The upside to this expanded adoption domain has been a tremendous surge in diversity. Parents don’t try and adopt children that look like them nor do they demand infants. The linear homogenous family model is out and the crazy quilt is in. The downside, though, is inadequate support to help parents understand the history of their child or to help prepare these families for potential difficulties, both behavioral and cognitive. In their giddy rush to form a family, naïve parents can be blindsided when confronted by the reality of their adopted child’s extreme needs. To help theses parents cope, an industry of medical, cultural and emotional support services have emerged.

Nothing could underscore the point more clearly than the return in April 2010 of adoptee Artyom Savalyev to his native Russia. His single mother, Torry Hansen, allegedly overwhelmed by seven-year old Atryom’s unpredictable and unstable behavior, determined she could no longer parent him. Instead, Hansen sent her son back on a plane to Russia, by himself, with a note pinned inside his jacket. Artyom remains in Russia at an undisclosed location while the case against Hansen languishes in limbo.

Dr. Lisa Albers Prock, a Developmental Behavioral Pediatrician at Children’s Hospital Boston, and a leading advocate of ‘adoption medicine,’ says she tries to prepare parents for what to expect, but it’s hard, she says, for anxious new parents to grasp the complexities of “kids that have been fully programmed and have to be reprogrammed” in a new setting.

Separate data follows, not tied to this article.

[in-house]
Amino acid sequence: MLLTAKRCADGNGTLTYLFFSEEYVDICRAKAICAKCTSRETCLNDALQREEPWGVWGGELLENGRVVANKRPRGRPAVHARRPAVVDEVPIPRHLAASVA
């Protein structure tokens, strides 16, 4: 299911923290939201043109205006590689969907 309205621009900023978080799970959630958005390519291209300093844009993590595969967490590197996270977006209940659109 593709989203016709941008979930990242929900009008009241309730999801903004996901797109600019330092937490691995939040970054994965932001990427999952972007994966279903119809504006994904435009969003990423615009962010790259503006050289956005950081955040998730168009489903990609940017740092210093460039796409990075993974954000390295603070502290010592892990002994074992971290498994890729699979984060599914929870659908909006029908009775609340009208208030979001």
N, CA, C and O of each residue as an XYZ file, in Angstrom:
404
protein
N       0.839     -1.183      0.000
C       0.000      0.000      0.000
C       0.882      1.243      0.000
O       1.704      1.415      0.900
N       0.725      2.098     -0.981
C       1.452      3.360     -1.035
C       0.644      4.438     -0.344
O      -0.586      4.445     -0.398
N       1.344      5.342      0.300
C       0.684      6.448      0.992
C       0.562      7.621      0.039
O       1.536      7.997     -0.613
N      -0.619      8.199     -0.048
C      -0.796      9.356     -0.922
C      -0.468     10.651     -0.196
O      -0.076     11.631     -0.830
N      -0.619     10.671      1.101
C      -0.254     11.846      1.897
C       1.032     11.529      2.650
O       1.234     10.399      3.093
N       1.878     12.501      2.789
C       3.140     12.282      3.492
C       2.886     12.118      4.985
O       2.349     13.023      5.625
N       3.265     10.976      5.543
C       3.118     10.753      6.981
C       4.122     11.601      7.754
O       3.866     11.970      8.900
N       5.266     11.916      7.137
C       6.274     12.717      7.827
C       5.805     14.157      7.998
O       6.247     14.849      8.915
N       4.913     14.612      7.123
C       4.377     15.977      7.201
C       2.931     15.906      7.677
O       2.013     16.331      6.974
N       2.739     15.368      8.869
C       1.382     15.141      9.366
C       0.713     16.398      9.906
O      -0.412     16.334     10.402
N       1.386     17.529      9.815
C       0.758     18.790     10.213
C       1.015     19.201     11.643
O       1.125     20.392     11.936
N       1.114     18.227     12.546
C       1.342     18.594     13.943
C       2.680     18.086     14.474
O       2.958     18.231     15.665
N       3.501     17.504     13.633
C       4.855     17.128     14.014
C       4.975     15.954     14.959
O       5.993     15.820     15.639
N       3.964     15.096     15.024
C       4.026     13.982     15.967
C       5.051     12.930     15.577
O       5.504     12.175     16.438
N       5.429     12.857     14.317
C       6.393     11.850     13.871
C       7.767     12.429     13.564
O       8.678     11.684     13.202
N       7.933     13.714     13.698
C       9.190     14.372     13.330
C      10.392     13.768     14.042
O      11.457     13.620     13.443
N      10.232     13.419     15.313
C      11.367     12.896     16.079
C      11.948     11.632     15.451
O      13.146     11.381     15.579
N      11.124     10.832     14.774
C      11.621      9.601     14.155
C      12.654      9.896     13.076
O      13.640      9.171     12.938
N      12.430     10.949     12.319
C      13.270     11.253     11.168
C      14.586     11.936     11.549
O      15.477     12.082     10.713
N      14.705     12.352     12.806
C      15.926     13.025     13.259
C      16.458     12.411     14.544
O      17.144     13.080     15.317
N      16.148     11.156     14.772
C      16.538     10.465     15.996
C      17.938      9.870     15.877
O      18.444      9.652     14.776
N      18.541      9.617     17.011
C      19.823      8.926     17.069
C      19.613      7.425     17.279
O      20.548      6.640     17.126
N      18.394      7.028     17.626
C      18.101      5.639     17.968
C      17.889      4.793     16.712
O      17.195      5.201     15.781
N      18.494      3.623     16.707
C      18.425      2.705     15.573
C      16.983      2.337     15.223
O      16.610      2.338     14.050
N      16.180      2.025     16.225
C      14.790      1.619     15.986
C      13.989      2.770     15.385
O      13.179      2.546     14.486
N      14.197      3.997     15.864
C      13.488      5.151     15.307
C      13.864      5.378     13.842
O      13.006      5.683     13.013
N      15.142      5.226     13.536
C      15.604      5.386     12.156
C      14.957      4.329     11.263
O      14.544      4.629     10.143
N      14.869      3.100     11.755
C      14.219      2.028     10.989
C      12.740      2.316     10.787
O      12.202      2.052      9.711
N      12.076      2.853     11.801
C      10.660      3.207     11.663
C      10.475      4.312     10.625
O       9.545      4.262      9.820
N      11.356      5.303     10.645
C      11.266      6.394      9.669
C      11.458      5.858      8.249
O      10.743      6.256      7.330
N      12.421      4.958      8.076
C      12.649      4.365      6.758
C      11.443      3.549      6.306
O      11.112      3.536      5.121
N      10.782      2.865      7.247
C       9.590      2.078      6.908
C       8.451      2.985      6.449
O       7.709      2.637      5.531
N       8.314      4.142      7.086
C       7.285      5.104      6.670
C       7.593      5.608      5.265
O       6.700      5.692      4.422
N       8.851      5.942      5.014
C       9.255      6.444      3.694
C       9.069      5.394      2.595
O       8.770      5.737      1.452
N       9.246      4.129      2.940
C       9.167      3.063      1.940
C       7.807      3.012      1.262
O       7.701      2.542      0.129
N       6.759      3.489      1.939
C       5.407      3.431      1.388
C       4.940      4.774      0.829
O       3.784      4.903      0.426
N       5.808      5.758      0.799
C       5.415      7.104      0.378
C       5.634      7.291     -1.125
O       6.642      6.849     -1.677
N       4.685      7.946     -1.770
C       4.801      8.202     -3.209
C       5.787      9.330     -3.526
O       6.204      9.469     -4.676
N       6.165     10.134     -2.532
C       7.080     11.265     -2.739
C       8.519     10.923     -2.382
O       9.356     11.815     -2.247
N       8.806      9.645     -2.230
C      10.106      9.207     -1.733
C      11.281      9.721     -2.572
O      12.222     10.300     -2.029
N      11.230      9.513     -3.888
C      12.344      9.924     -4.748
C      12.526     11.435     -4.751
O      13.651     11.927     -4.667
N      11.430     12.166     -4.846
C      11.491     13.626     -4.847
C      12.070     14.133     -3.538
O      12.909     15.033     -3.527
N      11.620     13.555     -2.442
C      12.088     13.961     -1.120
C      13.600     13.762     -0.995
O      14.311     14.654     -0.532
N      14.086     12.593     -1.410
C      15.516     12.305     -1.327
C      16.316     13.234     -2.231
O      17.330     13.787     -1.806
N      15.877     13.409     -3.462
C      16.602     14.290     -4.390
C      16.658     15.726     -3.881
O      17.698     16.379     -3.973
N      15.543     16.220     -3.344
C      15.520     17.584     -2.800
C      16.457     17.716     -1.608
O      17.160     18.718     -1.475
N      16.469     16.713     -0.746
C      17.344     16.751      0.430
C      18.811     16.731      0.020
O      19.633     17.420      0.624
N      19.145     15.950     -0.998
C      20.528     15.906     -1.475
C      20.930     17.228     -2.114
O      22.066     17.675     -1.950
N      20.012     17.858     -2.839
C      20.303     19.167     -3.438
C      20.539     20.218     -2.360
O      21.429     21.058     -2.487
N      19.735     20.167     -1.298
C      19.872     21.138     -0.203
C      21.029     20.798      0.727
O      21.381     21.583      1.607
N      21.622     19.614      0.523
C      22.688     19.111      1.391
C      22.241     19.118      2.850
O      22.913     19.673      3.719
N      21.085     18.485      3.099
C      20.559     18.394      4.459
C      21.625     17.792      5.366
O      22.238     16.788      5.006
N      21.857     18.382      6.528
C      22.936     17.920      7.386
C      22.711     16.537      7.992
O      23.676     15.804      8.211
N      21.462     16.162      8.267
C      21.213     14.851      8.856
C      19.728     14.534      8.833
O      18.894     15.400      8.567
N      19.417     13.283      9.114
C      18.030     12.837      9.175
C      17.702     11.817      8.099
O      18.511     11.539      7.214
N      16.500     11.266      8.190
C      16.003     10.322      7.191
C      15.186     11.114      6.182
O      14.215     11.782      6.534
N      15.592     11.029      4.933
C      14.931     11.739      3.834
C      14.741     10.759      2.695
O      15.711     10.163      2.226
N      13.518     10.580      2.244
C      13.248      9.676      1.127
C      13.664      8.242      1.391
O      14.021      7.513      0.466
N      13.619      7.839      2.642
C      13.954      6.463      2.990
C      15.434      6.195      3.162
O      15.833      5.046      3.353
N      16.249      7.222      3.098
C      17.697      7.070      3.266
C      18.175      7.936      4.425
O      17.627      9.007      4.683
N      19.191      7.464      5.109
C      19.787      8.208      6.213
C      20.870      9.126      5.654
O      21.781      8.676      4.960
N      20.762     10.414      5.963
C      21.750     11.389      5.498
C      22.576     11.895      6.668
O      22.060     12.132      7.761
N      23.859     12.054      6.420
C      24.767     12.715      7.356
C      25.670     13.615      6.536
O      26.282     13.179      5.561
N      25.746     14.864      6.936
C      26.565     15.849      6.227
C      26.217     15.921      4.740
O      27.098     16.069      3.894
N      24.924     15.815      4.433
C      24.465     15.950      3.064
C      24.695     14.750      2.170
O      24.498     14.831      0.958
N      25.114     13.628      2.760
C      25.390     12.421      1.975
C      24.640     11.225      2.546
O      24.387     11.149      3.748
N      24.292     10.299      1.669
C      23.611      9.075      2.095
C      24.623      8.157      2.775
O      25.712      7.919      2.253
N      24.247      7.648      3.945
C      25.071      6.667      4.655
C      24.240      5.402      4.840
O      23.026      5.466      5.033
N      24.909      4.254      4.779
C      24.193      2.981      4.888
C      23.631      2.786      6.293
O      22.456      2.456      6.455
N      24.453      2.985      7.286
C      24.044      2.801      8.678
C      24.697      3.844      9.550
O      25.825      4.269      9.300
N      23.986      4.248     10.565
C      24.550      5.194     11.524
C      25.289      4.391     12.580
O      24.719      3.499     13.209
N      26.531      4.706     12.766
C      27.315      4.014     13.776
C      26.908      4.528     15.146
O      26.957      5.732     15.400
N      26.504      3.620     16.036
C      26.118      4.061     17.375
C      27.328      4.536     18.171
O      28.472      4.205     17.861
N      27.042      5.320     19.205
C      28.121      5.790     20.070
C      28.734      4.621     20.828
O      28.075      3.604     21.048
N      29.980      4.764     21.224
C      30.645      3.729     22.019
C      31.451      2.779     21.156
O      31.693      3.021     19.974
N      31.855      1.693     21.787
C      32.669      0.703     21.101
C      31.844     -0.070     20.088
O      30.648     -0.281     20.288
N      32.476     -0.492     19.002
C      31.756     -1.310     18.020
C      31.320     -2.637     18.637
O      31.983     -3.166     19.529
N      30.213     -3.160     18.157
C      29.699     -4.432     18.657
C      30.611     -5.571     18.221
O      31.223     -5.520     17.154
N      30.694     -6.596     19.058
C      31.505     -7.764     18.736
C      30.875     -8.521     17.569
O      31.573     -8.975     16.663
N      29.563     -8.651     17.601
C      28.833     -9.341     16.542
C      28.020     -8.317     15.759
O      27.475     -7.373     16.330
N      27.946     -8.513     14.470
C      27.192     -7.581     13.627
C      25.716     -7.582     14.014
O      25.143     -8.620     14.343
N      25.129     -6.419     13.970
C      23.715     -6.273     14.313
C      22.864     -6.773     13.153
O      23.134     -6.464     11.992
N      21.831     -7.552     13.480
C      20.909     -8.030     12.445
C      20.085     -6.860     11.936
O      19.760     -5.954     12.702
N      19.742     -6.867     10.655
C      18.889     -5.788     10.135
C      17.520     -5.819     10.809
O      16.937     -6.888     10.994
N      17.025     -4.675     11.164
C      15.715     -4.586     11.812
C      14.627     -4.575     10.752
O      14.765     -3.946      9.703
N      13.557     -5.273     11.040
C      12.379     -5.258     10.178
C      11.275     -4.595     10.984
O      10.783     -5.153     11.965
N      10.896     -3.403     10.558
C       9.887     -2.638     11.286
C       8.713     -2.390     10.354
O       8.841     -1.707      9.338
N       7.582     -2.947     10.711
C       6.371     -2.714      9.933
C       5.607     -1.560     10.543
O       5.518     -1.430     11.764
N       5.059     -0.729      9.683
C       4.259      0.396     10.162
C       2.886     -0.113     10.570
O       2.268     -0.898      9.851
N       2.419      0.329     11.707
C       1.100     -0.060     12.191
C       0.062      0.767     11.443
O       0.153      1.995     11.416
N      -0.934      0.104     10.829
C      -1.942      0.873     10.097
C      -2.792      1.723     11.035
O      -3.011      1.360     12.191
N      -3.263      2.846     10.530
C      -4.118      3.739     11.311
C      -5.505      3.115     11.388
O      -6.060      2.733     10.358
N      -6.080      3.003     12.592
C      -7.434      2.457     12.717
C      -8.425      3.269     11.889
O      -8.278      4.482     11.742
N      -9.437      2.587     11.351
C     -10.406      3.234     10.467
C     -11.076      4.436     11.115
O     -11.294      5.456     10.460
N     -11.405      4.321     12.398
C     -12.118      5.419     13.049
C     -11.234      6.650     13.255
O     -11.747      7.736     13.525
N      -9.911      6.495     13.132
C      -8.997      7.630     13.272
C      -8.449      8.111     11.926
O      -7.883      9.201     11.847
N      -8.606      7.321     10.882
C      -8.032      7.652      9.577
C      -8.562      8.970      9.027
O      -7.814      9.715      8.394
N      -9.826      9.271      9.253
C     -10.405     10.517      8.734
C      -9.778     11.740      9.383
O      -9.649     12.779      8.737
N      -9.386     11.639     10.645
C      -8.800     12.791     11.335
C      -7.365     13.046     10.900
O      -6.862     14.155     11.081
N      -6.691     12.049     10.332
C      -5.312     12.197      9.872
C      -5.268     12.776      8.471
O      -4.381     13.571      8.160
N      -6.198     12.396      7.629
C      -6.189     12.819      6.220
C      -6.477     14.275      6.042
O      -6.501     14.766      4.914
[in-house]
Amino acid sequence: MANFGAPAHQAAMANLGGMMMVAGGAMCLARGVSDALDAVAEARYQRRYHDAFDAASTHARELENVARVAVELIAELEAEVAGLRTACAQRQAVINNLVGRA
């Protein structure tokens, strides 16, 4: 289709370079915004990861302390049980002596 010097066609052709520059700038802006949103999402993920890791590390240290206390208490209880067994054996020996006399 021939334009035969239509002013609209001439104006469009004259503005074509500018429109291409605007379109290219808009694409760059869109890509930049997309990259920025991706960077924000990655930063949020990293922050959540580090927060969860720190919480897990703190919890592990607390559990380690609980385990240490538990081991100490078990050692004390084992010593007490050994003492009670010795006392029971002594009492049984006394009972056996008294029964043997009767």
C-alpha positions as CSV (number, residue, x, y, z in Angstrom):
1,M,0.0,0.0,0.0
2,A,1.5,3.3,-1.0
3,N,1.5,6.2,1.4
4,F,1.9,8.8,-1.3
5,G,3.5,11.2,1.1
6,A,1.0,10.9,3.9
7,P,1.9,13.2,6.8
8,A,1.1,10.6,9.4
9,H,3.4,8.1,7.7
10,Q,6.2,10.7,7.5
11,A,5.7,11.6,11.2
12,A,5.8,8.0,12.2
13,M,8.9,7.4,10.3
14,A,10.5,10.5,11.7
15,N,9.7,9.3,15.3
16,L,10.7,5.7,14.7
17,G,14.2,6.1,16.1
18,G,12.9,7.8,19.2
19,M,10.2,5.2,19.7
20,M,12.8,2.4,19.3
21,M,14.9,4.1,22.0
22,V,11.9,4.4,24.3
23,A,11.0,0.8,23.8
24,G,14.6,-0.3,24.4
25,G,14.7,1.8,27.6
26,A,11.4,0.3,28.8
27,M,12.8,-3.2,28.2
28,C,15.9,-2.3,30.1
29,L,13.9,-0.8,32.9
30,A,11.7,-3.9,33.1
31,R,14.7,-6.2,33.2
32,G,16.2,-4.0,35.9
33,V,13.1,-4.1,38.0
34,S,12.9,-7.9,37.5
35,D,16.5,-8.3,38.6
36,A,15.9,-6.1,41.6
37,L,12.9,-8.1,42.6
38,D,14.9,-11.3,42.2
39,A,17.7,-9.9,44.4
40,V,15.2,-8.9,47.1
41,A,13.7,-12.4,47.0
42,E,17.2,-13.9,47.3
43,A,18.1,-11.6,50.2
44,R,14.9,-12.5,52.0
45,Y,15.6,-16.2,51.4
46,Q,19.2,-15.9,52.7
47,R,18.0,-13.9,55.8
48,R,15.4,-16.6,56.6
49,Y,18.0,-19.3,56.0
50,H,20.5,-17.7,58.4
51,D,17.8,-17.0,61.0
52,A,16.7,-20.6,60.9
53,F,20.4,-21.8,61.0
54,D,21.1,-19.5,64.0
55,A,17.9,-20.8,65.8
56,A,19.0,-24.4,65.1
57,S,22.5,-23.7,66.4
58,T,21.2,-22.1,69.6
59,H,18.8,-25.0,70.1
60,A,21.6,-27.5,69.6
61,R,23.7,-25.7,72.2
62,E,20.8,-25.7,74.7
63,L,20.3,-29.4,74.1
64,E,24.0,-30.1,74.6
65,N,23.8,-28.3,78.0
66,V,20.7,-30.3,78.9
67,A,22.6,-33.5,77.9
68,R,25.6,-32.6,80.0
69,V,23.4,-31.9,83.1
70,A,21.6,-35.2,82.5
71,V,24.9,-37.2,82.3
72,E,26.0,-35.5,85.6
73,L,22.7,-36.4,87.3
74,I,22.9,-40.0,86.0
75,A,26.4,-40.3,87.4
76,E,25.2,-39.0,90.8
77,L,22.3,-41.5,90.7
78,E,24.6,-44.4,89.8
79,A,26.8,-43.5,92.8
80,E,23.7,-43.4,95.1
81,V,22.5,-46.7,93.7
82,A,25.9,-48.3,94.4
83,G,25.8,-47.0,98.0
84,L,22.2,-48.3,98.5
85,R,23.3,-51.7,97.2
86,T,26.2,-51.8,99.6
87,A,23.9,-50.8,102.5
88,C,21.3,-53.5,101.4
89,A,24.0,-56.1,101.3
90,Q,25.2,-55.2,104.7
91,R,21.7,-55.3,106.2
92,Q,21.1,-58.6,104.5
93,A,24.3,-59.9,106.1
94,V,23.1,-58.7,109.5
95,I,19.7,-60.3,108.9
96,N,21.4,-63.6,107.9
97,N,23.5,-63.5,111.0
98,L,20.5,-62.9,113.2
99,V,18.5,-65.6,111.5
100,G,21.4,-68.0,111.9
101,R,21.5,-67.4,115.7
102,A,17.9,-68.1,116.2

The new NIH report highlights some of the realities on the ground. Of the families surveyed, almost 30 percent of adopted children had moderate to severe health problems and foster care children were the most susceptible. In addition to health problems, many of these children also had an assortment of cognitive deficits such as learning disabilities, ADD and ADHD, or behavior and conduct disorders. Exposure to alcohol or drugs during pregnancy is often thought to be the culprit behind these deficits, as is infant trauma, which can have serious and long-lasting implications later in life.

While this data is distressing, Pertman says reports like this are “helpful and a good wake-up call.” To Pertman, these findings demand that policy makers take notice. The once mandatory emphasis on placement should now shift, he says, “to looking at how to help these kids and families succeed.” The NIH findings also coincide with his Institute’s most recent policy and practice report on the need for post-adoption services.

The NIH report demonstrates families feel challenged. But instead of retreating or giving up, these parents are demanding help. Despite the old Beatles refrain, “Love is all you need,” sometimes you also need a safety net.